January 5, 2018
What Kind of Office Environment is Preferred?
Do you prefer a laid-back work atmosphere where you can wear flip flops and sit near a pinball machine or would you rather a more buttoned-up and structured environment? Both types of offices appeal to different personality types and have their own sets of ups and downs. A casual environment can be excellent for someone who is self-motivated and enjoys flexibility. Conversely, a formal environment is perfect for a person who is comforted by structure and appreciates that the boundaries of when to clock-in and out are already in place.
A great way to get more insight into different office environments is to contact a company that you are interested in and request an informational interview. Kellie, Hiring Manager at Emerson, says, “I think [an informational interview] is a great tool to learn a lot about the company culture, the company industry, and have an opportunity to make connections with various employees at the company.” 1 Use the opportunity of an informational interview to see what about the office environment does and does not appeal to you. If you see aspects that you appreciate, put it on your job wish list!
Where is Your Ideal Location?
When first applying for jobs, it is tempting to send your resume out to as many companies as possible and cross your fingers that something will stick. The issue with this tactic is that you might end up getting offered opportunities that you didn’t necessarily want in locations you dislike.
Take the time to imagine what you want to see on the way to work. Would you like to drive by mountains or would you prefer to commute via train in a bustling city? Perhaps you love the town you are currently in and want to stay where you are. Consider where your ideal location would be and use the opportunity of entering the workforce to apply to jobs that will take, or keep, you there.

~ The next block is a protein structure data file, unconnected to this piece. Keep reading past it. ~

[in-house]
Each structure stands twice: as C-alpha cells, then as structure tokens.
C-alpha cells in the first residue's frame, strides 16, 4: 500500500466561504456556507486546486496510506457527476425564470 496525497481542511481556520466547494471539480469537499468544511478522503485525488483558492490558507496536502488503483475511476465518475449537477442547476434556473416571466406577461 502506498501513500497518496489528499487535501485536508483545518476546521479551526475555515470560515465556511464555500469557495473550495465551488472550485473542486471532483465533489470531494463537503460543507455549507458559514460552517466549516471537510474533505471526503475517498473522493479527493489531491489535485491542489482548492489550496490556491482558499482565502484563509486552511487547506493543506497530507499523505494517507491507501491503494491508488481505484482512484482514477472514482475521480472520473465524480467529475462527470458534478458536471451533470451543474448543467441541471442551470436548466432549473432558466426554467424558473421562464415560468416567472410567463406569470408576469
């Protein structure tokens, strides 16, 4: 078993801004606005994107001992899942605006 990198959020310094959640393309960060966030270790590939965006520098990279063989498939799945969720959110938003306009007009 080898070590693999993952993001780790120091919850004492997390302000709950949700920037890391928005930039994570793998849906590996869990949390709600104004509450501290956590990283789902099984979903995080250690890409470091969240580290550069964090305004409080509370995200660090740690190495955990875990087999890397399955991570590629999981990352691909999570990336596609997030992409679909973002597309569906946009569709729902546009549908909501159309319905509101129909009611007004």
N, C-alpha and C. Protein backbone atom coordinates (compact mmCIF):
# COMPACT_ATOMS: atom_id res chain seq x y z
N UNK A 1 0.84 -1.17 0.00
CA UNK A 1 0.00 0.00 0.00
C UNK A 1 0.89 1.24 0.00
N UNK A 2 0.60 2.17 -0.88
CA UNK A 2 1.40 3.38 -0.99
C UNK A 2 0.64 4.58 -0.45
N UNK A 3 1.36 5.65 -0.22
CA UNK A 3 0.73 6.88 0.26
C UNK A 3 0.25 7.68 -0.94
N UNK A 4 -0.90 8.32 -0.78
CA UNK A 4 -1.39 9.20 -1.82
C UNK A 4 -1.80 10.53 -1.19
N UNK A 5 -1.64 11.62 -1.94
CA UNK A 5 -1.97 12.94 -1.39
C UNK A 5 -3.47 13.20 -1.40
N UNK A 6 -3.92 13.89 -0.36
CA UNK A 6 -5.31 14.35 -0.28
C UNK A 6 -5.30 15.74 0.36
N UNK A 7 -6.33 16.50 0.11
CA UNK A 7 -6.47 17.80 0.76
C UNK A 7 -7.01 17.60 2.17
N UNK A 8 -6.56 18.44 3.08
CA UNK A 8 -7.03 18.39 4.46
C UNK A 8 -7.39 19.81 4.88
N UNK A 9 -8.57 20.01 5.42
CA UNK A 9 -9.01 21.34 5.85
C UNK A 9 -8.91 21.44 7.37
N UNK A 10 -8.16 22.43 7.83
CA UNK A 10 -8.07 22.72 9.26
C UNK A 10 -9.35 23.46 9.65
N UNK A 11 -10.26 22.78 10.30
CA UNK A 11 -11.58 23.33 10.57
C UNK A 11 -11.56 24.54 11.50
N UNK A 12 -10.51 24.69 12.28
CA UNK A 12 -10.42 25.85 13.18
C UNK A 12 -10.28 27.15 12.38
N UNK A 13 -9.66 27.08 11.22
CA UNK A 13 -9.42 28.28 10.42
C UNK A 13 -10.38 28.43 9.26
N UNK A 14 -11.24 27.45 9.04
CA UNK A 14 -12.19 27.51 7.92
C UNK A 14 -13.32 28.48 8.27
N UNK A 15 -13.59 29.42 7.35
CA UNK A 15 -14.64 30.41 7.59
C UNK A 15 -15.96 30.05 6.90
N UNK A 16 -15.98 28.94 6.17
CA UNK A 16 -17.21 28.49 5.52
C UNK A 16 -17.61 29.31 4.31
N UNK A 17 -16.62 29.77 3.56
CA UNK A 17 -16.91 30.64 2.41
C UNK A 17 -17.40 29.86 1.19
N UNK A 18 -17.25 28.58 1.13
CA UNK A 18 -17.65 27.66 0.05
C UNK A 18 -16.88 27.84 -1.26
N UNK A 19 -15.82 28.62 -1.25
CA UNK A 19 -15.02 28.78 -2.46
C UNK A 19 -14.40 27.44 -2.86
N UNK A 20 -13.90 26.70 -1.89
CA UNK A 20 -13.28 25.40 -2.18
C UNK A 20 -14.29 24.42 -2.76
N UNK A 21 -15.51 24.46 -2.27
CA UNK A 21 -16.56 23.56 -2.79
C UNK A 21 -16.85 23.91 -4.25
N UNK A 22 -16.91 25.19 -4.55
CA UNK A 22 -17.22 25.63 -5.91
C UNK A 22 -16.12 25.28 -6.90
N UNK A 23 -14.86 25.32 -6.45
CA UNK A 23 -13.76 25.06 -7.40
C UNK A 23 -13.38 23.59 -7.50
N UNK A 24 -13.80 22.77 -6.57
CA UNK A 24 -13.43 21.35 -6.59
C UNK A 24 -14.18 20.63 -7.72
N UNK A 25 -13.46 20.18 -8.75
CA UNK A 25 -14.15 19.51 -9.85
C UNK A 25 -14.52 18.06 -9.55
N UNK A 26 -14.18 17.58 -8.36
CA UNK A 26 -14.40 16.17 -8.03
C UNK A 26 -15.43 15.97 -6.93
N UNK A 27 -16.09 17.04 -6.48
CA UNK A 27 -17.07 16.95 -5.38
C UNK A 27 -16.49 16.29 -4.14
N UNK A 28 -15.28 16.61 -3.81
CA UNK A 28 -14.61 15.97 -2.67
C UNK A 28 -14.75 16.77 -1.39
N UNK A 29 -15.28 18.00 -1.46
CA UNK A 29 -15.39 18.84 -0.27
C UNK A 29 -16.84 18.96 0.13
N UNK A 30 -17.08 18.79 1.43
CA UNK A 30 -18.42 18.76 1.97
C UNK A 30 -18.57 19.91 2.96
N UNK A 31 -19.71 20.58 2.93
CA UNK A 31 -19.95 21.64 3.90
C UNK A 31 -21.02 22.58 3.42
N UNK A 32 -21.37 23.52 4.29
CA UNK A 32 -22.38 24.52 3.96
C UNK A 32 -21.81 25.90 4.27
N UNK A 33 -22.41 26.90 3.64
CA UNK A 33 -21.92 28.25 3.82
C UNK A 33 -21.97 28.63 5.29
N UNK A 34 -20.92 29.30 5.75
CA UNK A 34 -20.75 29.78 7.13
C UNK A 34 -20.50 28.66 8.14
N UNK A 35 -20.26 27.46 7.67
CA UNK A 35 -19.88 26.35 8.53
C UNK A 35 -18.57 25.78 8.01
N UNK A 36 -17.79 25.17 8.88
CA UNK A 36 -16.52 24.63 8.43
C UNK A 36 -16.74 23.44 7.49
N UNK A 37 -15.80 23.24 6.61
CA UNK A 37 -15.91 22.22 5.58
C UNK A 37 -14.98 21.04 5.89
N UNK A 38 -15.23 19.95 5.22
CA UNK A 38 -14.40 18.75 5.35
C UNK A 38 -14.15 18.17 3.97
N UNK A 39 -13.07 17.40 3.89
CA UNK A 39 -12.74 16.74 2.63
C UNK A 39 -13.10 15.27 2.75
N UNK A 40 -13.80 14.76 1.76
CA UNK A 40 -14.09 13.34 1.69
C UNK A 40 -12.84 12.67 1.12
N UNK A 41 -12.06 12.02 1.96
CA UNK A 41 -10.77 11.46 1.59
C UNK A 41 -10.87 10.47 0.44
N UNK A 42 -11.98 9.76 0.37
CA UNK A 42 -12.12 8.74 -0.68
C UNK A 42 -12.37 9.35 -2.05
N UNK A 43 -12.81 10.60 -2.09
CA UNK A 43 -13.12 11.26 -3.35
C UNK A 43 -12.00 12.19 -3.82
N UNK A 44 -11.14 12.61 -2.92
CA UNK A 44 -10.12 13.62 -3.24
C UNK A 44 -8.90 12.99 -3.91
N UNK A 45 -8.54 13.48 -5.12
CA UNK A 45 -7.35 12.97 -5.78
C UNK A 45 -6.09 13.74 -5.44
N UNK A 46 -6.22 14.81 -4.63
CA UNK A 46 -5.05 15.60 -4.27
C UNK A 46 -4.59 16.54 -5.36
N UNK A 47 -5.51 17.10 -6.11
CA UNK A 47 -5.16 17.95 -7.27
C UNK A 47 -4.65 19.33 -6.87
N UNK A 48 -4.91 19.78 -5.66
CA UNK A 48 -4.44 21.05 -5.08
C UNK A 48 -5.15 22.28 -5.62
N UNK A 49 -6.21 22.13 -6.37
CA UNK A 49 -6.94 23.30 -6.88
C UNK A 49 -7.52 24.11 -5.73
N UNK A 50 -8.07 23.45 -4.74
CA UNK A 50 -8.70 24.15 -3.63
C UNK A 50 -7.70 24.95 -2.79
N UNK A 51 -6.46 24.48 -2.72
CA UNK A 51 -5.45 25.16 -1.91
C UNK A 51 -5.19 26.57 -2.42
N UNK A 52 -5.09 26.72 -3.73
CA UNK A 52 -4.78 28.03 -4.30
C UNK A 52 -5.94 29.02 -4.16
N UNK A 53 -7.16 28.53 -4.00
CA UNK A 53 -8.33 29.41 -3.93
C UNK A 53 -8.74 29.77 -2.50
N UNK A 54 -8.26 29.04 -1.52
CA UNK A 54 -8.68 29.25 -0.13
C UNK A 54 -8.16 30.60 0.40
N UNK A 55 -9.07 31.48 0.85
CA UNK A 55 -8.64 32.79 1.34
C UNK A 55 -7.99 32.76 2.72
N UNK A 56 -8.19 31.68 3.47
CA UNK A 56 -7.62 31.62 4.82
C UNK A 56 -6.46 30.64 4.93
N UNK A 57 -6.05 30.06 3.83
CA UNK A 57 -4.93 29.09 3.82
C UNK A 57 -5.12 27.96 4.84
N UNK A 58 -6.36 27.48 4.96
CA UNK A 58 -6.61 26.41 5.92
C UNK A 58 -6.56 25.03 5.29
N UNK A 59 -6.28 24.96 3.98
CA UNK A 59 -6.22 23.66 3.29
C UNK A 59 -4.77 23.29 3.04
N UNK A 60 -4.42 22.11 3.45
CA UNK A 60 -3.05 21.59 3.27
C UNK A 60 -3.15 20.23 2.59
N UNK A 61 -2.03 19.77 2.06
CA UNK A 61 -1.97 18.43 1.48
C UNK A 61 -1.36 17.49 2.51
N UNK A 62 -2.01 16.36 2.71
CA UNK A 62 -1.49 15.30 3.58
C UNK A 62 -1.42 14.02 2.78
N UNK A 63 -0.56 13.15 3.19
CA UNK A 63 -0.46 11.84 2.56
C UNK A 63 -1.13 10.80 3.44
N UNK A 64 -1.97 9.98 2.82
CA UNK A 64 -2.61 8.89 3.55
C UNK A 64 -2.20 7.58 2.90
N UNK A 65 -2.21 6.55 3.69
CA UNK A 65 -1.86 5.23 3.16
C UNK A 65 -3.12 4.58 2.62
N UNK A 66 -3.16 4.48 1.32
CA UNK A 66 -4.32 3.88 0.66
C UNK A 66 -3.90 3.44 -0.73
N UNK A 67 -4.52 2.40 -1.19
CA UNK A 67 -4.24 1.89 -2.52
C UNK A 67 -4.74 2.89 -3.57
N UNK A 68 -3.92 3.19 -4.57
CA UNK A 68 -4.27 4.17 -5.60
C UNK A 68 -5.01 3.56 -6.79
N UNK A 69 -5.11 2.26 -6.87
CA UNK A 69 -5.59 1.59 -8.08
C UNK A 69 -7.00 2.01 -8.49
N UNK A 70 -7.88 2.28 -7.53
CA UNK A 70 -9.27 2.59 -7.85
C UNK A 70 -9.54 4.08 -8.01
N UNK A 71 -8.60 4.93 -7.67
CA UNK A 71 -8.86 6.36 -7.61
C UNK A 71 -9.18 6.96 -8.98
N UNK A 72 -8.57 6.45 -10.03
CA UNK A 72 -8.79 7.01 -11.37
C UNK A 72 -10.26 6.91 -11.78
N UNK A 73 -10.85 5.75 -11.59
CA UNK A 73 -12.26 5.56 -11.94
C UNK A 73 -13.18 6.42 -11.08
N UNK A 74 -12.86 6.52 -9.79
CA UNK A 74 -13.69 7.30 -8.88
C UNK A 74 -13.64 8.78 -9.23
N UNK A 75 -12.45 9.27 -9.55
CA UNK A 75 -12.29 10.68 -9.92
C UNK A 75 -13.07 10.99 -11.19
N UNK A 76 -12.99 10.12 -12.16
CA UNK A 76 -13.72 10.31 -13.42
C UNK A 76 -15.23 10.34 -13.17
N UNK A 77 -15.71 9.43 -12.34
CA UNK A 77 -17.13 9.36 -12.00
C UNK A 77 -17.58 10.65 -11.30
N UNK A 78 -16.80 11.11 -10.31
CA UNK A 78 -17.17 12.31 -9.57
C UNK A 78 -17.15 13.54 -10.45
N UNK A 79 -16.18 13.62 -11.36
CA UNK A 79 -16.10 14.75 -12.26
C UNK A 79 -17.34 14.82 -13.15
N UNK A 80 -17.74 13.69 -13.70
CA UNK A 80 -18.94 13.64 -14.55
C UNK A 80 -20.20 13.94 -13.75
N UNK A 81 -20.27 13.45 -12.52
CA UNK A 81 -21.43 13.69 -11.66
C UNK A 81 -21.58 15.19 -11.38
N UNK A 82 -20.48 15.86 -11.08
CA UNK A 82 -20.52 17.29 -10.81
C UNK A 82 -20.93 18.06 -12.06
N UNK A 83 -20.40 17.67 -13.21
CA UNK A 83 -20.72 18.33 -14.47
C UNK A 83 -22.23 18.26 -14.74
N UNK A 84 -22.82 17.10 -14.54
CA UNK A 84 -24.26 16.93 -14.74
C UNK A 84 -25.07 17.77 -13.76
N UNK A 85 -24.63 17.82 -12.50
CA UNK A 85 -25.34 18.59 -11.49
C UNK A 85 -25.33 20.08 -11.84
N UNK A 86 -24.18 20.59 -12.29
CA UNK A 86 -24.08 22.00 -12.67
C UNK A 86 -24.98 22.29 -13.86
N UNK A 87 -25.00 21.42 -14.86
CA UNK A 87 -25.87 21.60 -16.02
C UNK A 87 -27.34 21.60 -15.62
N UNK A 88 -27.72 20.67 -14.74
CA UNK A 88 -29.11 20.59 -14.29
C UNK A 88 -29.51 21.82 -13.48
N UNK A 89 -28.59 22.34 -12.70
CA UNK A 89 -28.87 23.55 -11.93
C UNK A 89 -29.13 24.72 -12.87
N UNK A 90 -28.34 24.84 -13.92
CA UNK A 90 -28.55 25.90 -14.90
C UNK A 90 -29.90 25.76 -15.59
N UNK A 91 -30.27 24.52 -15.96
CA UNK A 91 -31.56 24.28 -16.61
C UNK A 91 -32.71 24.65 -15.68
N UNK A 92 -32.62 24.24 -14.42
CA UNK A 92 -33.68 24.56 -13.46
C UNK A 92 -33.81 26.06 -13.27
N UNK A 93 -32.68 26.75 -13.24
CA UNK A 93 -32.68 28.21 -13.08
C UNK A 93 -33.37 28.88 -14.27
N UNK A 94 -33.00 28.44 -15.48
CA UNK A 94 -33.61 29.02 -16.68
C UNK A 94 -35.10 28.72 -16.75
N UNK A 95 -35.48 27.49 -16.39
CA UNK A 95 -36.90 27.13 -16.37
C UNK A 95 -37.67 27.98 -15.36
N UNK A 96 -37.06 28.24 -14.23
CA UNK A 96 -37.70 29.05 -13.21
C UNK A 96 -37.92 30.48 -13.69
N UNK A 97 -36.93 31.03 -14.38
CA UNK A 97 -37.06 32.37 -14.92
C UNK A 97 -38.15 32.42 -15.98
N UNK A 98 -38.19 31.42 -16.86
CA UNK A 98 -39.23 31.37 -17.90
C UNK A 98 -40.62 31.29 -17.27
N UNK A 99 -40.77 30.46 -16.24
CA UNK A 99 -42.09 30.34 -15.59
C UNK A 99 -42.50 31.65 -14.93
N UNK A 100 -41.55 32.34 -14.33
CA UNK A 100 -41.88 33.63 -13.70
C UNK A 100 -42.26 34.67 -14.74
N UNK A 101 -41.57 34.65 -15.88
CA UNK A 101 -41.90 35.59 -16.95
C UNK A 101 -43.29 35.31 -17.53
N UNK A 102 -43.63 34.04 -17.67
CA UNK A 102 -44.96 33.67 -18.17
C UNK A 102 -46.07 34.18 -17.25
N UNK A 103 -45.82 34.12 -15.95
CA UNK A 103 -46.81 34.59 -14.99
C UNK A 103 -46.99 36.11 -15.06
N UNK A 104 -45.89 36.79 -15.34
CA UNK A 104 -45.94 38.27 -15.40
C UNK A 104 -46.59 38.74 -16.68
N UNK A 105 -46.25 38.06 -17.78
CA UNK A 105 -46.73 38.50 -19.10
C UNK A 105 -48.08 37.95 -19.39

How important is the prestige of the company?
As you think about what role would interest you most, examine if you would rather have a better title by working at a smaller company or a lower job title at a very well-known and prestigious company. Each option has its benefits. If considering working at a small and lesser-known organization, Charlene, Hiring Manager at Gap, points out that “because the company is small, you may actually get even more experience due to the fact that in small companies people often take on many roles.”2 However, Charlene continues that “if you find a company that you are passionate about and they have an entry level position (perhaps administrative) my advice is to take the position if you are able to do it.”3 It all depends on what you want. Weigh out what matters most to you and apply to jobs that meet those needs.
Save yourself from accepting a position that isn’t right for you by getting clear on what you want before you start your job search. The simple act of making a job wish list will help guide your choices through the application process, aid in preparing the best questions and answers during your interview, and let you know that you got the very thing you wanted when you land your dream job.